You’ve been waiting and preparing since track season, through almost the entire summer, leading up to this moment: The start of the 2011 cross country season. For most schools, practice has already begun and the first meet is sometime this week or next week. Regardless of what kind of shape you’re in, it’s time to get down to business and start working hard toward your goals, and the foundation starts with a strong first few weeks of practice and a first meet performance to build on. Your performance in the first meet shouldn’t be something you should dwell on, especially if it is disappointing, but you should compare it to your results last season to judge where you stand right now and where you hope to be by the end of the season. Think of the first meet as a benchmark race; if you perform well, it will only boost your confidence and if you don’t perform well, you have more incentive to work harder and make improvements. Coaches of all sports have repeated the popular quote for years, “You learn more from a loss than a win” and the same holds true for cross country. A runner who has an outstanding first meet performance may become overconfident and decrease their effort a little over the next week in practice, but one who had a disappointing performance just has more room to improve.

For runners who haven’t competed in an actual cross country race since last season, even those who ran distance races during track season, the first meet may simply be an adjustment race to get back into the cross country rhythm. This is why it can be valuable to compete in a few open XC runs during the offseason, especially in the earlier part of August right before the season starts. The transition back to cross country competition is obviously easier for those who run distance events, but there are still different strategies you must use in a cross country race as opposed to a 1500 or a 3000 on the track (When I competed in high school track, there was no 5000 meter race in our meets). There is the different terrain, uphill and downhill slopes, and a lot more competitors in the same race. This can be a tough adjustment to make in just one race, so you shouldn’t expect to coast right back into cross country mode and fix your weaknesses in the first meet. Your primary goals for the first meet should simply be to get adjusted, make yourself comfortable and compete hard but don’t beat yourself up if you have a bad race- the season has just started and you have plenty of time to improve.

It is common, as I witnessed several times during my running career, for a runner to be frustrated because their first meet time was slower than their best mark from the previous season, and to think their ability dropped down because of this. The truth is that runners rarely start out the season on fire, and some take until the end of the season or even the next season to see that considerable improvement. Another thing to remember is that sometimes uncontrollable factors, such as stress level and simply how your body is feeling that day can influence the outcome of your race. Many of us who watch collegiate and professional sports notice the media portrays the best athletes as the ones who perform the best at the most crucial moments, for example Derek Jeter or Michael Jordan’s performances in championship games. However, the majority of athletes that you aren’t hearing about are performing at their average or below average in these situations. In the 1972 Olympics, Steve Prefontaine, who is now considered a legend of American running history, was the clear-cut gold medal favorite in the 5000 meters, but he happened to have one of his weaker performances the day of the Olympic race and stumbled to a 4th place finish. The gold medalist in this race finished with a mark eight seconds slower than Prefontaine’s personal best. Considering his ability as well as his vigorous, long-term Olympic training, Pre’s disappointing finish in this race was most likely due to him having an “off day” as many of us call them. It wasn’t because he wasn’t ready, or that he didn’t have the physical ability to win the race, it just simply wasn’t his day.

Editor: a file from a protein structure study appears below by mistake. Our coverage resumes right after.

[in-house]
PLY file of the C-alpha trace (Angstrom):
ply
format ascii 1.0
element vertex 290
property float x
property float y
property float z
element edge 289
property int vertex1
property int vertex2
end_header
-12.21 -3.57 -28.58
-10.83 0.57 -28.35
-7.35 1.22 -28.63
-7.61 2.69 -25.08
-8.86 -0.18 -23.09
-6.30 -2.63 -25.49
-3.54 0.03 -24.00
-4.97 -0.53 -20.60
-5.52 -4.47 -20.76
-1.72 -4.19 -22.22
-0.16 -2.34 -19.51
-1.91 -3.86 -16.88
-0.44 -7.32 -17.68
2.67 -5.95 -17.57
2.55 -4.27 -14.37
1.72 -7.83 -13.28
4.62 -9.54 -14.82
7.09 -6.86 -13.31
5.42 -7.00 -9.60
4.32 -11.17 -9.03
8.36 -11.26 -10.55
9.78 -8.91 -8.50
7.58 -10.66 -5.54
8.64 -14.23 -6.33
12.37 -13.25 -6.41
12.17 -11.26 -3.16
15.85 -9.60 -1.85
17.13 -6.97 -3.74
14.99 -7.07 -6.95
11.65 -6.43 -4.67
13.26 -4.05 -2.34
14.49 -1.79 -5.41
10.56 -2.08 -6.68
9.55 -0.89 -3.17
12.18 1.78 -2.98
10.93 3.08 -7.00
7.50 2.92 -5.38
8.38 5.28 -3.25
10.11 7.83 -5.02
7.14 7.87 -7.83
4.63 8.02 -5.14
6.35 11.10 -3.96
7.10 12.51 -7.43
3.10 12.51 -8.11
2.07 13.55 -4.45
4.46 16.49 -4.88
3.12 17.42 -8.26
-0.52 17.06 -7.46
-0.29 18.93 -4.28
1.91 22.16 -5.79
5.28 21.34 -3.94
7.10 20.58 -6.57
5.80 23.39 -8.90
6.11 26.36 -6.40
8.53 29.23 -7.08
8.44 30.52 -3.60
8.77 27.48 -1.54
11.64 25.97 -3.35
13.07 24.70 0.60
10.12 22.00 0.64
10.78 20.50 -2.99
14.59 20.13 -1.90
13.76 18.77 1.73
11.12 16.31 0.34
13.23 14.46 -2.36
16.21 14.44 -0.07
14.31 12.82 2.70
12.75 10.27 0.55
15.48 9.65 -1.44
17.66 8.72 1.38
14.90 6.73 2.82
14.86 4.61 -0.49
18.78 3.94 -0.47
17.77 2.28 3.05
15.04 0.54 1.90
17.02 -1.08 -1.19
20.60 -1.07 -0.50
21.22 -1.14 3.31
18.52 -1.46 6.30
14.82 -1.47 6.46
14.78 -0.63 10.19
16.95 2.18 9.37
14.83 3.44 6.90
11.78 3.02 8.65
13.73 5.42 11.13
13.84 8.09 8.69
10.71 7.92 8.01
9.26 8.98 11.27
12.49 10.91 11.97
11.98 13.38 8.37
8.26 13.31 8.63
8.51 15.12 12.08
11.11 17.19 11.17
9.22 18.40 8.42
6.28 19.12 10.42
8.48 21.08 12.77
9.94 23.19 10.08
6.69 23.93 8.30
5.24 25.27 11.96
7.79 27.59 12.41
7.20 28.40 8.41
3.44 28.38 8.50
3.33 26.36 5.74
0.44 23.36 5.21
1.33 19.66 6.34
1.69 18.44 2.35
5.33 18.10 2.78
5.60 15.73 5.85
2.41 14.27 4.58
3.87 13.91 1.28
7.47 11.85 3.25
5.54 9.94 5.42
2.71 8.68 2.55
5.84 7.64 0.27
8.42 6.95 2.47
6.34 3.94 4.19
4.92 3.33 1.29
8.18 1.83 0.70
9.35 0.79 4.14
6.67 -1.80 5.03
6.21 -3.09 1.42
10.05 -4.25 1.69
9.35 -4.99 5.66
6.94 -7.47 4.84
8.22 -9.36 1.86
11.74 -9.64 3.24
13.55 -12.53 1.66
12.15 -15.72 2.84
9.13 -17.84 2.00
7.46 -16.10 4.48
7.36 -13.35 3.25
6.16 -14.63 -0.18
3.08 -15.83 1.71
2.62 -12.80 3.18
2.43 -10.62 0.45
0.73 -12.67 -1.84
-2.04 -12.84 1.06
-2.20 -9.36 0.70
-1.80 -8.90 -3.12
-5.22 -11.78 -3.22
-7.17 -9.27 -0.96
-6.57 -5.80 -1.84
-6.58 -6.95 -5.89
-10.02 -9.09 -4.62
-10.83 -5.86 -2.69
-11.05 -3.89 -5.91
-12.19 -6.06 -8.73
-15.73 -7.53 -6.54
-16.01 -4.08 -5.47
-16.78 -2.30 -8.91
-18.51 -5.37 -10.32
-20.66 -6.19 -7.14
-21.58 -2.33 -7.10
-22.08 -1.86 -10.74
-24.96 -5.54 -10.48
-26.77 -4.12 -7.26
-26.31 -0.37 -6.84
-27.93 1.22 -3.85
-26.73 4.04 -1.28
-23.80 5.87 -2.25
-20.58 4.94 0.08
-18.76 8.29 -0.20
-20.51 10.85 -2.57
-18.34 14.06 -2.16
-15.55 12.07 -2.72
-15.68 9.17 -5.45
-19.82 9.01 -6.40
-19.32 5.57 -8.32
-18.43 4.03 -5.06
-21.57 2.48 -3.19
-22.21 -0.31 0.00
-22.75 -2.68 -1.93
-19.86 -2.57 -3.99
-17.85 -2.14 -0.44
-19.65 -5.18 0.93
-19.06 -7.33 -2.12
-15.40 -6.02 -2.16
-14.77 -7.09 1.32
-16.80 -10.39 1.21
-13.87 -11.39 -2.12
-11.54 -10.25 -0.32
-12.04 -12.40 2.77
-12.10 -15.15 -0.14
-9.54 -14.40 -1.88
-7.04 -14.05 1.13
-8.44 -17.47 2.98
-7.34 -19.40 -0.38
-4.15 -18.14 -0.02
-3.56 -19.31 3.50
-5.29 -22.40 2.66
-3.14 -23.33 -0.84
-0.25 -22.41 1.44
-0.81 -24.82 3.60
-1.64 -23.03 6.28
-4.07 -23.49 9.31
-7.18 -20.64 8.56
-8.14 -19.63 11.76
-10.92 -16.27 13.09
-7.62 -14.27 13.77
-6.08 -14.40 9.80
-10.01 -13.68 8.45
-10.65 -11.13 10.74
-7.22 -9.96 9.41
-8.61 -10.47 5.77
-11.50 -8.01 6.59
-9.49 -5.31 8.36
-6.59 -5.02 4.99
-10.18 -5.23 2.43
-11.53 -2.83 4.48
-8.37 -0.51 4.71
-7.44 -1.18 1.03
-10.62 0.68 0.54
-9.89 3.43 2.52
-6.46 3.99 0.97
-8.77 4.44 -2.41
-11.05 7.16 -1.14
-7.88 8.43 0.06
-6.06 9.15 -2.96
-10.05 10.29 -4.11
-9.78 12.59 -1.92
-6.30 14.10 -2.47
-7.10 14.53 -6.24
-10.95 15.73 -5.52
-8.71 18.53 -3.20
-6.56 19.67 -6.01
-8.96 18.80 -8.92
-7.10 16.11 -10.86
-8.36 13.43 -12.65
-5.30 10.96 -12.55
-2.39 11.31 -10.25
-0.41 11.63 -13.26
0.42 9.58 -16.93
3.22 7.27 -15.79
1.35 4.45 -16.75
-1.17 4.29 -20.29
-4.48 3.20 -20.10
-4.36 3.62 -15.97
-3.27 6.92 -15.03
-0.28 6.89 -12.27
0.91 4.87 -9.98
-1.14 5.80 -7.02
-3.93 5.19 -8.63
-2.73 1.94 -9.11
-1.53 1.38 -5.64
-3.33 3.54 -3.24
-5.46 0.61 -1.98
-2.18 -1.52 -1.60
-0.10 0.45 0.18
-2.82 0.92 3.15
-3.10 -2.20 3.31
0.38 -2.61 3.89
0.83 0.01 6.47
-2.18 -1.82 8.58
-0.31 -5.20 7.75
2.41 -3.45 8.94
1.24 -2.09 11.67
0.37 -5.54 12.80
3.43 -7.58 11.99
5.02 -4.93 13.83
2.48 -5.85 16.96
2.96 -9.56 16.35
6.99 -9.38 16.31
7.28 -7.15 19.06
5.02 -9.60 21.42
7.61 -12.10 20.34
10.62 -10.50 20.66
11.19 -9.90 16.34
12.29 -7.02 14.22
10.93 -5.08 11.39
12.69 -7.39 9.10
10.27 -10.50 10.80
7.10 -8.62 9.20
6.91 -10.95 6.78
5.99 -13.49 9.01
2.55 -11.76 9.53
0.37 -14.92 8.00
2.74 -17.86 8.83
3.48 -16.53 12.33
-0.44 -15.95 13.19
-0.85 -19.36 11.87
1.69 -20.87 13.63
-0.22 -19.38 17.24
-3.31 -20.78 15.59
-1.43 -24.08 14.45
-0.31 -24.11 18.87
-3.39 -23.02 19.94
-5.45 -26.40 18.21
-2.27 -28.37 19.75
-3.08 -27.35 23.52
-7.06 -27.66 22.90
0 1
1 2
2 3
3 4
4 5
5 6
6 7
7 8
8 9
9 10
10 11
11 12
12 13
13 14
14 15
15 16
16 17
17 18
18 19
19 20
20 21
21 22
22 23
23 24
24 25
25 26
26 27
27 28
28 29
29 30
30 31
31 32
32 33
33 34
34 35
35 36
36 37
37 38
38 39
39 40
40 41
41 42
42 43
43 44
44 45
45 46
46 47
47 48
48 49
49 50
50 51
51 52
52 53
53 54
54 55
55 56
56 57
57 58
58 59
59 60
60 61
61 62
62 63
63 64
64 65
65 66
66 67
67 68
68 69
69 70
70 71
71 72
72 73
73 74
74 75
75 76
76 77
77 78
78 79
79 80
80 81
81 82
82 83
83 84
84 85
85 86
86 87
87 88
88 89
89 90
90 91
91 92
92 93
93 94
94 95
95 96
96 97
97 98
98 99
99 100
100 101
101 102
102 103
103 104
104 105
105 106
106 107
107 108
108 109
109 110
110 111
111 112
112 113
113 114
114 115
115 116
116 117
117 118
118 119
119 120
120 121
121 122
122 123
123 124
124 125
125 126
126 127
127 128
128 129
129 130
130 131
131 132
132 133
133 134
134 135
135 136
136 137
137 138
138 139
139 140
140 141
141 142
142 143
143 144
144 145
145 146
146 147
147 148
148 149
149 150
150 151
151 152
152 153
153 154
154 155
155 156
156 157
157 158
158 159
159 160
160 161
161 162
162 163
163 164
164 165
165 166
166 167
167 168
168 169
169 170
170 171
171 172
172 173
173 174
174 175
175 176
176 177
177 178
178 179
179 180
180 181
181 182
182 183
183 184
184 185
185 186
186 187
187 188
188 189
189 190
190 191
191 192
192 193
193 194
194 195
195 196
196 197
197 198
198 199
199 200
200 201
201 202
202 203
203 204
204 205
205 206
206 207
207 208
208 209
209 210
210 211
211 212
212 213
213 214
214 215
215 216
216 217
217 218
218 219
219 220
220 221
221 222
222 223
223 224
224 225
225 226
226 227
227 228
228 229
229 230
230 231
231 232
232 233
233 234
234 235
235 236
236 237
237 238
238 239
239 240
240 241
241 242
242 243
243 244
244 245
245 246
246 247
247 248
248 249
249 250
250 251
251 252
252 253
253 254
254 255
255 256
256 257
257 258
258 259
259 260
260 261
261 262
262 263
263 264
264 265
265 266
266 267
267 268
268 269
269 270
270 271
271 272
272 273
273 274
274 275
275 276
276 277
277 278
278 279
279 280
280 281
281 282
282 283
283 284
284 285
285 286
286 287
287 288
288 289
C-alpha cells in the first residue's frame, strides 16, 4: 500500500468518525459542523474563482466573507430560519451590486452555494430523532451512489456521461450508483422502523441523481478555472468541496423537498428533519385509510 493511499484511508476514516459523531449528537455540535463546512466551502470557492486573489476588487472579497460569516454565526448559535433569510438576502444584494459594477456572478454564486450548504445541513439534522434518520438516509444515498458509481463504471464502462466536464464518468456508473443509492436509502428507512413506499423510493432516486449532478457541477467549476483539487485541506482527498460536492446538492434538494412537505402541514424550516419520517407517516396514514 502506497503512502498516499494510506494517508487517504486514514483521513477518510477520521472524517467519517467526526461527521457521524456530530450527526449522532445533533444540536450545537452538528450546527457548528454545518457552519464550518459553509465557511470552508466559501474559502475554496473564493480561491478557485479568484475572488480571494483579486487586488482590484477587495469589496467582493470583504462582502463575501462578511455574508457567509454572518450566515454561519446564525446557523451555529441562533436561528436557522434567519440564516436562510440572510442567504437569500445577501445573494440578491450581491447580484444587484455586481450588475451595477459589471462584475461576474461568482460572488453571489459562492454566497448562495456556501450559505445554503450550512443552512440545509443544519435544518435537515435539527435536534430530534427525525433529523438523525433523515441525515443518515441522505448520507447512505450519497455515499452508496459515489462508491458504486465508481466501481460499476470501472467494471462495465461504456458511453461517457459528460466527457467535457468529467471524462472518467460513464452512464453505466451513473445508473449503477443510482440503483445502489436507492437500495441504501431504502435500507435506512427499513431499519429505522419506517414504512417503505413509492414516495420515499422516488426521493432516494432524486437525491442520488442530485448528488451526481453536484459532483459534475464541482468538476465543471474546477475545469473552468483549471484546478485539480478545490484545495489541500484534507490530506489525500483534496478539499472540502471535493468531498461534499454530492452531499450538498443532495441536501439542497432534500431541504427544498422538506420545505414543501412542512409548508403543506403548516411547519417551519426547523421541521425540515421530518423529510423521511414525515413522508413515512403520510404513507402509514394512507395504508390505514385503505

What you should focus on are the factors you have control over. Things like giving 100% effort in practice day in and day out, preparing yourself for each particular course and strategizing your pace for each mile can give you an edge and keep your nerves under control before the race starts. From a psychological standpoint, your mind should be relaxed with total focus on the race ahead. When you’re getting to that last mile and the fatigue really sets in, just remind yourself that this part of the race is the most crucial to stay composed and make your kick toward the front of the pack.

Hit the ground running in your first weeks of practice, establish yourself in the first meet, and then use that benchmark to set goals throughout the season!